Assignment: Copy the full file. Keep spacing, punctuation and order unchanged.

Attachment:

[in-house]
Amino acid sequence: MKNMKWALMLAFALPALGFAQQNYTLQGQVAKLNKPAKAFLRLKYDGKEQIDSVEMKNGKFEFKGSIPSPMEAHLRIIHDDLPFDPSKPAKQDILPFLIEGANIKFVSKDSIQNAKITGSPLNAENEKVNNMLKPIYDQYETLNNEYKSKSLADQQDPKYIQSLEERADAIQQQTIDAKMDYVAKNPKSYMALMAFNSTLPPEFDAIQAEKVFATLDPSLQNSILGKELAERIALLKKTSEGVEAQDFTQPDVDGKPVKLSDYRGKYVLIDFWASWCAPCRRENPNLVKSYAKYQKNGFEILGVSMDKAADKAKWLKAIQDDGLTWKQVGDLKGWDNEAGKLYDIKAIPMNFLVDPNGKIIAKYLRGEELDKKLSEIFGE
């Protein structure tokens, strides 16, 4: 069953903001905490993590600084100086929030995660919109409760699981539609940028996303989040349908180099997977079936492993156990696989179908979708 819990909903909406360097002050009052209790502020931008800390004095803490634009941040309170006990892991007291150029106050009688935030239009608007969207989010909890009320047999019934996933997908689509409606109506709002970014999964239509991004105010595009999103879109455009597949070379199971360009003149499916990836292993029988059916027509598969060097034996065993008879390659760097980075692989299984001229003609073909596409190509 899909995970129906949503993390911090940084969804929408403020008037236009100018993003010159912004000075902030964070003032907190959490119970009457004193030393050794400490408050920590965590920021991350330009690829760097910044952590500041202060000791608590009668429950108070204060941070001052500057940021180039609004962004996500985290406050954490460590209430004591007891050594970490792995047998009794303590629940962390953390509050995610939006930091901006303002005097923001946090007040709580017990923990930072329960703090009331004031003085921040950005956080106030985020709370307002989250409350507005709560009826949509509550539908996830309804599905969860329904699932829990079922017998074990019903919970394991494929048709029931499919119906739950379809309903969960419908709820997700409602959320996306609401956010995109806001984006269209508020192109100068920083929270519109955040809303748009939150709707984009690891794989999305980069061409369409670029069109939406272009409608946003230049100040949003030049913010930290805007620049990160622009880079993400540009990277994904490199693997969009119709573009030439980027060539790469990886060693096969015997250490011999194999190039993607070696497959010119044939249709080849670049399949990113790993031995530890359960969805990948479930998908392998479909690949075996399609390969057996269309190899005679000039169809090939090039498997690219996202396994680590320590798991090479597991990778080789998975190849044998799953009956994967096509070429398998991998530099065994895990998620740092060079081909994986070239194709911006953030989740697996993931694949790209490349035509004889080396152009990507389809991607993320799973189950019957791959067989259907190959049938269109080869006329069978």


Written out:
[in-house]
Amino acid sequence: MKNMKWALMLAFALPALGFAQQNYTLQGQVAKLNKPAKAFLRLKYDGKEQIDSVEMKNGKFEFKGSIPSPMEAHLRIIHDDLPFDPSKPAKQDILPFLIEGANIKFVSKDSIQNAKITGSPLNAENEKVNNMLKPIYDQYETLNNEYKSKSLADQQDPKYIQSLEERADAIQQQTIDAKMDYVAKNPKSYMALMAFNSTLPPEFDAIQAEKVFATLDPSLQNSILGKELAERIALLKKTSEGVEAQDFTQPDVDGKPVKLSDYRGKYVLIDFWASWCAPCRRENPNLVKSYAKYQKNGFEILGVSMDKAADKAKWLKAIQDDGLTWKQVGDLKGWDNEAGKLYDIKAIPMNFLVDPNGKIIAKYLRGEELDKKLSEIFGE
């Protein structure tokens, strides 16, 4: 069953903001905490993590600084100086929030995660919109409760699981539609940028996303989040349908180099997977079936492993156990696989179908979708 819990909903909406360097002050009052209790502020931008800390004095803490634009941040309170006990892991007291150029106050009688935030239009608007969207989010909890009320047999019934996933997908689509409606109506709002970014999964239509991004105010595009999103879109455009597949070379199971360009003149499916990836292993029988059916027509598969060097034996065993008879390659760097980075692989299984001229003609073909596409190509 899909995970129906949503993390911090940084969804929408403020008037236009100018993003010159912004000075902030964070003032907190959490119970009457004193030393050794400490408050920590965590920021991350330009690829760097910044952590500041202060000791608590009668429950108070204060941070001052500057940021180039609004962004996500985290406050954490460590209430004591007891050594970490792995047998009794303590629940962390953390509050995610939006930091901006303002005097923001946090007040709580017990923990930072329960703090009331004031003085921040950005956080106030985020709370307002989250409350507005709560009826949509509550539908996830309804599905969860329904699932829990079922017998074990019903919970394991494929048709029931499919119906739950379809309903969960419908709820997700409602959320996306609401956010995109806001984006269209508020192109100068920083929270519109955040809303748009939150709707984009690891794989999305980069061409369409670029069109939406272009409608946003230049100040949003030049913010930290805007620049990160622009880079993400540009990277994904490199693997969009119709573009030439980027060539790469990886060693096969015997250490011999194999190039993607070696497959010119044939249709080849670049399949990113790993031995530890359960969805990948479930998908392998479909690949075996399609390969057996269309190899005679000039169809090939090039498997690219996202396994680590320590798991090479597991990778080789998975190849044998799953009956994967096509070429398998991998530099065994895990998620740092060079081909994986070239194709911006953030989740697996993931694949790209490349035509004889080396152009990507389809991607993320799973189950019957791959067989259907190959049938269109080869006329069978």